Goldfields first Native-English language dictionary was published after 16 years of development.

The Cundeelee Wangka-English dictionary is the first time that any of the region’s 12 indigenous languages ​​has been recorded in written form.

A dialect of the Pitjantjatjarra language, the Cundeelee Wangka was formed between the 1950s and 1970s at the Cundeelee mission, where aborigines from several linguistic groups lived together.

Developed by the Goldfields Aboriginal Language Center, the dictionary is made up of approximately 3,500 words from the Pila Arnangu people, or Spinifex people, of southwestern Goldfields.

Senior linguist Sue Hanson said the creation of the dictionary would help solidify the identity of the indigenous peoples who lived in the area.

“Certainly it will help people in the area who speak this language,” she said.

“I can’t imagine what it must be like to speak a language, but it’s not recognized, it’s not written down anywhere.

“Having a dictionary is like showing the world ‘It’s our language, and that’s how it is’.”

Dictionary to thank contributors

The dictionary was compiled by husband-and-wife linguistics team Dawn and Brian Hadfield, who have been collecting written and audio samples of the language for 60 years.

A former teacher, Ms Hadfield began recording the language to better communicate with local natives while working at Cundeelee School in the 1950s.

The idea to take the job and develop a dictionary came about 16 years ago when the Hadfields and the language center got together.

She said that many Aboriginal people who had helped her understand the intricacies of the language had passed away and the dictionary was a way to honor their memory.

“I used their stories or their conversations with me that were recorded to give examples of how words are used, and that’s why I recognize them, because it’s their speech that I recorded” , Ms. Hadfield said.

Indigenous language dictionaries on the rise

Alan Dench, emeritus professor of linguistics at Curtin University, said the development of Aboriginal-to-English dictionaries in Western Australia was on the rise.

“Most of the language centers across the country, there are a number of them that have been producing dictionaries and certainly more comprehensive word lists and dictionaries for a long time,” he said.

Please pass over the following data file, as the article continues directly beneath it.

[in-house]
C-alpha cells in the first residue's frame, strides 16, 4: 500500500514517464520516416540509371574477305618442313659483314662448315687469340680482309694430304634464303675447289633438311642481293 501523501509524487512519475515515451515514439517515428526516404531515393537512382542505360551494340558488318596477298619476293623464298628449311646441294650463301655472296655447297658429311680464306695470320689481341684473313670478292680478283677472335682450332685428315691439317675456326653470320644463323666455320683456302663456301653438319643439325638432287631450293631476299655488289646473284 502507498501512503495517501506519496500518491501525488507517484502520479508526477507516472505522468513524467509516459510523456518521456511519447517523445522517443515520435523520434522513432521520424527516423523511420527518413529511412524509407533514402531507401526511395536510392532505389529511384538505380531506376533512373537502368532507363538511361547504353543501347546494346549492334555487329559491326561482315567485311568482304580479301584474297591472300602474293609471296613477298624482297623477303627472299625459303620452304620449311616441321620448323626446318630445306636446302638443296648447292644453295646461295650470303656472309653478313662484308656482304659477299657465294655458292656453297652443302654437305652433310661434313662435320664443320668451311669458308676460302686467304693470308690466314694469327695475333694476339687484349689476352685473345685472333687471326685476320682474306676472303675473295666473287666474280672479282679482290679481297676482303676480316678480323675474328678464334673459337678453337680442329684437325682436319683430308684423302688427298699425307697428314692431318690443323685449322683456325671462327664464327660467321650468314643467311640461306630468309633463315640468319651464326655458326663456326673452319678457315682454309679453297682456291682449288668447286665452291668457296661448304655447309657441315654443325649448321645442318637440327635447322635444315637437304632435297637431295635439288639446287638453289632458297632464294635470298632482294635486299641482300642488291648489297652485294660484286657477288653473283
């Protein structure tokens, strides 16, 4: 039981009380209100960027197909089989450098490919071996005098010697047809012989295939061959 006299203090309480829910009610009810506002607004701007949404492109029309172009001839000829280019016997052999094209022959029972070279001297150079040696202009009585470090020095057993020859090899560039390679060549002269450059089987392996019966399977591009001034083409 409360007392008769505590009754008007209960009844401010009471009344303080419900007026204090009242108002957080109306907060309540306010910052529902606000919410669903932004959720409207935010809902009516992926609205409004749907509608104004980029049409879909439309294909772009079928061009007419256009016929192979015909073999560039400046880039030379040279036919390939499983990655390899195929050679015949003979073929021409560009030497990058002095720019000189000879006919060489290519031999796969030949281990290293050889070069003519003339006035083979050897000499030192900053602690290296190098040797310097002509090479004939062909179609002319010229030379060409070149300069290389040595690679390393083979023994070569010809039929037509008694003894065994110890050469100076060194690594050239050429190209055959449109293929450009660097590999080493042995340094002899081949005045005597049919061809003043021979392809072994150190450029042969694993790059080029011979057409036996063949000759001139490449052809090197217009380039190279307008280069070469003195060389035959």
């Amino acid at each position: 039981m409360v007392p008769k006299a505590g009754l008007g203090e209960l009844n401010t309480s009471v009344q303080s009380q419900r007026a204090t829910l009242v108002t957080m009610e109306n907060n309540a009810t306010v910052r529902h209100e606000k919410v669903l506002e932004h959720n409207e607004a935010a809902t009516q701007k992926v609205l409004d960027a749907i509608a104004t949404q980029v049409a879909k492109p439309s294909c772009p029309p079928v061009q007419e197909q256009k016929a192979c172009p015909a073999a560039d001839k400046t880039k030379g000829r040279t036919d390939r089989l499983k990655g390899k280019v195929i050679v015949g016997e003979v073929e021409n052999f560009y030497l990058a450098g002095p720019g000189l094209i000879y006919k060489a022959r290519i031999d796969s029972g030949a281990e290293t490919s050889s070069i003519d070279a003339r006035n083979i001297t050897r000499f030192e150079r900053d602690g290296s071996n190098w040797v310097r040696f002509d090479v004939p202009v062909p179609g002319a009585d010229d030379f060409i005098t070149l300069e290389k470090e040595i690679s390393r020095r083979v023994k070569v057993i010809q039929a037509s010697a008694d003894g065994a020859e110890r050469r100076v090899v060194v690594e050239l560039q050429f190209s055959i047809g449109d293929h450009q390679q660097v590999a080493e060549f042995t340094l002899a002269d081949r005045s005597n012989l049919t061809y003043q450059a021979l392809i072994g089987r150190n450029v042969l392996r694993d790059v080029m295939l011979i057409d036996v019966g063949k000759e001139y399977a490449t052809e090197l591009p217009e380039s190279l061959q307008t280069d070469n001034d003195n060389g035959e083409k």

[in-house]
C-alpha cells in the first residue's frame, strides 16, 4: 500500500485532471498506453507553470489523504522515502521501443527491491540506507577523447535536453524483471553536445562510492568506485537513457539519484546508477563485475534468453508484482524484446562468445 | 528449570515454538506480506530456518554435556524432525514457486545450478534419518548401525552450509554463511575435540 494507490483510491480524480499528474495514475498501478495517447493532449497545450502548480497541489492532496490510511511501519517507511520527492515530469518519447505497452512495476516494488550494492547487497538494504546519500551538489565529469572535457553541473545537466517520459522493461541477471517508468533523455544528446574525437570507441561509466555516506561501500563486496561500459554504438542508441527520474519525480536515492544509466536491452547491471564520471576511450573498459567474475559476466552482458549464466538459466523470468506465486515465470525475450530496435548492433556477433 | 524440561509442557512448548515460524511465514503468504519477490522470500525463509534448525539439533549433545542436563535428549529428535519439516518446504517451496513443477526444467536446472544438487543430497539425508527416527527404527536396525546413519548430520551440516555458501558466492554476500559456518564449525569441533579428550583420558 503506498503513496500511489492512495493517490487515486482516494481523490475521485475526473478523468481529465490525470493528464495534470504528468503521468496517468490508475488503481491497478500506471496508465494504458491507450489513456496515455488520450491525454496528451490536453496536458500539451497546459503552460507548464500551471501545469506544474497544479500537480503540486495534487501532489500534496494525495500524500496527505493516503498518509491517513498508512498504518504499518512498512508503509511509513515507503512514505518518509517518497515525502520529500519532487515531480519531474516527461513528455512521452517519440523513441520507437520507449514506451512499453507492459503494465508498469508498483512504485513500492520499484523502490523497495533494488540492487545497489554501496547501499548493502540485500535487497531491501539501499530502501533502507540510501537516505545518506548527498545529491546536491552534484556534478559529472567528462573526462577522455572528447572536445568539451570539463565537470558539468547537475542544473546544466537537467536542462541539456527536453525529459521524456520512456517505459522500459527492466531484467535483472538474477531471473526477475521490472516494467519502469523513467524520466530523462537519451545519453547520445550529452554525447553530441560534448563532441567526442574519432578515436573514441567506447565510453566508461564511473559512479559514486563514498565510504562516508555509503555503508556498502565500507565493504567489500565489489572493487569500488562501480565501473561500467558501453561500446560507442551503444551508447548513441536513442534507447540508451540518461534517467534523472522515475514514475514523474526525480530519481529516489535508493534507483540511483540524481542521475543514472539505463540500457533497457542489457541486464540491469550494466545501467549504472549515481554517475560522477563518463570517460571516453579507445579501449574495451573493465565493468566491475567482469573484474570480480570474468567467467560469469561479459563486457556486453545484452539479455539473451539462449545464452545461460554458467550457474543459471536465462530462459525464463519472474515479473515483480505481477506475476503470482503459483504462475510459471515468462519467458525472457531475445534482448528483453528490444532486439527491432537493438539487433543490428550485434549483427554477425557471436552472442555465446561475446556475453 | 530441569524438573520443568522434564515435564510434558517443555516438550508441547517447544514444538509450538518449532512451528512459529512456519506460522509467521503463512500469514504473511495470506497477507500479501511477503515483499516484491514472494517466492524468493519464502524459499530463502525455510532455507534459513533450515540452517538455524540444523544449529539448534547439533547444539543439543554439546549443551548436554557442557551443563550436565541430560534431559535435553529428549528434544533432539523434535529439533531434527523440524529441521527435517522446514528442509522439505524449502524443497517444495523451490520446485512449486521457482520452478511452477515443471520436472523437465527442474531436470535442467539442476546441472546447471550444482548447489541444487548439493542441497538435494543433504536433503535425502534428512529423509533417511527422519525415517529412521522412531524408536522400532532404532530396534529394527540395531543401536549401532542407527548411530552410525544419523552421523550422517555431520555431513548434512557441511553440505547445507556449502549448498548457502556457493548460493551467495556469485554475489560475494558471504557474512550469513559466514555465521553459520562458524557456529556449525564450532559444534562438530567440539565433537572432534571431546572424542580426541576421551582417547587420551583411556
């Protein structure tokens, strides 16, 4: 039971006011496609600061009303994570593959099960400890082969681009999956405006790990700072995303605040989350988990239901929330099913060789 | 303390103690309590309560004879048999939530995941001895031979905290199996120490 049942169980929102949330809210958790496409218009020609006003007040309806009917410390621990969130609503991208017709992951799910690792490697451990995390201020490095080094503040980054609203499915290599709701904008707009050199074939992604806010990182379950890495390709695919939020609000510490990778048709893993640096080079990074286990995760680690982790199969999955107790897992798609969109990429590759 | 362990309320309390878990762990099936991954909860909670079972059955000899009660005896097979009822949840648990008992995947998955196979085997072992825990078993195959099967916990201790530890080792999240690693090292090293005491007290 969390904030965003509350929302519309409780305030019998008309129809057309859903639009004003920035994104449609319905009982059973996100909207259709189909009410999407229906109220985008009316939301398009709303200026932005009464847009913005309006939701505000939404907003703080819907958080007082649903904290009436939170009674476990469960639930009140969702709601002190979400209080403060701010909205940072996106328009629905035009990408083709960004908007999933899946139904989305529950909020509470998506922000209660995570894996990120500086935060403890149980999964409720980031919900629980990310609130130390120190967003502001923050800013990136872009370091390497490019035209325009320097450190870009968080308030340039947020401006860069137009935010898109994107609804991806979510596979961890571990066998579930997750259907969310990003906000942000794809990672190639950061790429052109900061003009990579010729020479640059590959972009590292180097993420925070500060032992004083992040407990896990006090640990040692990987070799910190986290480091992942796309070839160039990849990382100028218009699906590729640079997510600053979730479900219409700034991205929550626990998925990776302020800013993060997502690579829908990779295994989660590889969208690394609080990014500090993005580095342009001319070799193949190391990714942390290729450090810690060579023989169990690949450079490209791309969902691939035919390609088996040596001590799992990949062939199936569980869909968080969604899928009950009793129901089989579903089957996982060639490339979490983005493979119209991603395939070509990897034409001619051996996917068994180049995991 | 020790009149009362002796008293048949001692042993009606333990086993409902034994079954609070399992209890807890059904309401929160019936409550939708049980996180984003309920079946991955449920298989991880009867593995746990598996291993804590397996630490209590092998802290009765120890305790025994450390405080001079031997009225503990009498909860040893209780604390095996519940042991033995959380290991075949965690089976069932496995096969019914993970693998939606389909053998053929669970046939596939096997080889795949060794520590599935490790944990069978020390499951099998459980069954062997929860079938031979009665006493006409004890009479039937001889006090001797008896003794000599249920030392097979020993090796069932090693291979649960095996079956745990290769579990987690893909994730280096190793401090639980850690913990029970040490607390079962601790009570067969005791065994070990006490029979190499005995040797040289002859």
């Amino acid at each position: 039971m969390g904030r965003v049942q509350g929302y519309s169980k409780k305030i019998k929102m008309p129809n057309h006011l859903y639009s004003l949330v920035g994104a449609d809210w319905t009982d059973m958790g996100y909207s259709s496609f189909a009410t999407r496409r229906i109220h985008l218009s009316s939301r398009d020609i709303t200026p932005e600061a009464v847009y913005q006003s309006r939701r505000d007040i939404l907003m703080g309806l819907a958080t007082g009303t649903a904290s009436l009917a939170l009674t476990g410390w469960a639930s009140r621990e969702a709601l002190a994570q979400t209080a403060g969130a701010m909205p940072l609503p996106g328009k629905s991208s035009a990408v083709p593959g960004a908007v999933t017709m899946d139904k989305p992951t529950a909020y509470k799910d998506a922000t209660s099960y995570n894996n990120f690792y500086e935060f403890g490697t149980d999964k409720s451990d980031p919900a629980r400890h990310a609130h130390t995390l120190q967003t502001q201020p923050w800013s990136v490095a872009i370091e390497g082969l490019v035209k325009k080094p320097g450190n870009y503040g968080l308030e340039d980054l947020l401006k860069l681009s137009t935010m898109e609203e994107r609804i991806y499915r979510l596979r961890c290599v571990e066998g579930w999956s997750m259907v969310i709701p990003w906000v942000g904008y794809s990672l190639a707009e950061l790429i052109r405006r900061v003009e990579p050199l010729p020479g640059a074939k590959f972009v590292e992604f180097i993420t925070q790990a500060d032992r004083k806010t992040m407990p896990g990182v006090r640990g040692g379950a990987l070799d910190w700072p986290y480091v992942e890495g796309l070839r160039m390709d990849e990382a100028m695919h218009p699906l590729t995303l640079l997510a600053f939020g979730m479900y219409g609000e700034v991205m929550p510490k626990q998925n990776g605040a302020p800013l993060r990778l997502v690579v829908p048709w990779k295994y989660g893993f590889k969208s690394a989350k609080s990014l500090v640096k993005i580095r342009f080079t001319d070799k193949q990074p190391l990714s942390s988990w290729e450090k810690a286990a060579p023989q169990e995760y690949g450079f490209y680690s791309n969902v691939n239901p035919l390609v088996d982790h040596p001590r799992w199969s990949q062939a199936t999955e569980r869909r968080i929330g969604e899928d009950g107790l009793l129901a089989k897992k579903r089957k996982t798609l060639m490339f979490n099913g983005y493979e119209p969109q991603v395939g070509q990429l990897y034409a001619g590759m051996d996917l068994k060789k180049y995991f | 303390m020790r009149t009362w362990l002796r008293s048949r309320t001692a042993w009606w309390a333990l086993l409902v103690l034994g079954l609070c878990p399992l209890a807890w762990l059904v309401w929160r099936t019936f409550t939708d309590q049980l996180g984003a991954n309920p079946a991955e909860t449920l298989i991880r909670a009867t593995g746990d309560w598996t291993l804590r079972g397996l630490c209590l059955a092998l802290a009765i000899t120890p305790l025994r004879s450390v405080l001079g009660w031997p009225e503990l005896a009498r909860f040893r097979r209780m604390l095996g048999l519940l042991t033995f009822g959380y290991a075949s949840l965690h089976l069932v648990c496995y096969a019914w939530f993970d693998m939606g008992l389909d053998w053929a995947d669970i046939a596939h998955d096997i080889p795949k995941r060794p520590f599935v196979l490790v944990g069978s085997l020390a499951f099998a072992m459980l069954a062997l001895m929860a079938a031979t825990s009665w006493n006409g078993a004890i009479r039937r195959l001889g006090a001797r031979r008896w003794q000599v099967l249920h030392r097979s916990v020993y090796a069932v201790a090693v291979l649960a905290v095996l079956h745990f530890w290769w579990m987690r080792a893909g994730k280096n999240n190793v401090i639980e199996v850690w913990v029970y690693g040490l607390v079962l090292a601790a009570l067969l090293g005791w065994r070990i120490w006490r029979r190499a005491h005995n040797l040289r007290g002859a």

“There are dictionaries of quite a few Australian languages, they are not always easily accessible, but they are certainly there, and most language centers will have them.”

Professor Dench said that with many indigenous languages ​​at risk of being lost, communities were eager to have their language recorded, but the process could be slow and require significant resources.

“Communities are very keen to have dictionaries and to have information about languages, especially where the language is at risk of getting lost – and that’s almost everywhere,” he said.

“Community members want these things and they are happy to receive them if people are able to put them together and have the resources to do so.”

Languages ​​threatened with “disappearance”

Professor Dench said the value of a dictionary was the security it provided for words that were not commonly used in everyday speech and could be lost over time.

“When it comes to things like words for plants or animals, traditional foods, all sorts of things like that, words that people don’t necessarily come across day to day, having those words in a dictionary that was collected means they remain in a community in a way that sometimes in general use would fade,” he said.

A second edition of the dictionary is planned by the language centre, which will see the number of recorded words increase to around 11,500.

Ms Hadfield said she hoped the second edition would be completed within the next five years.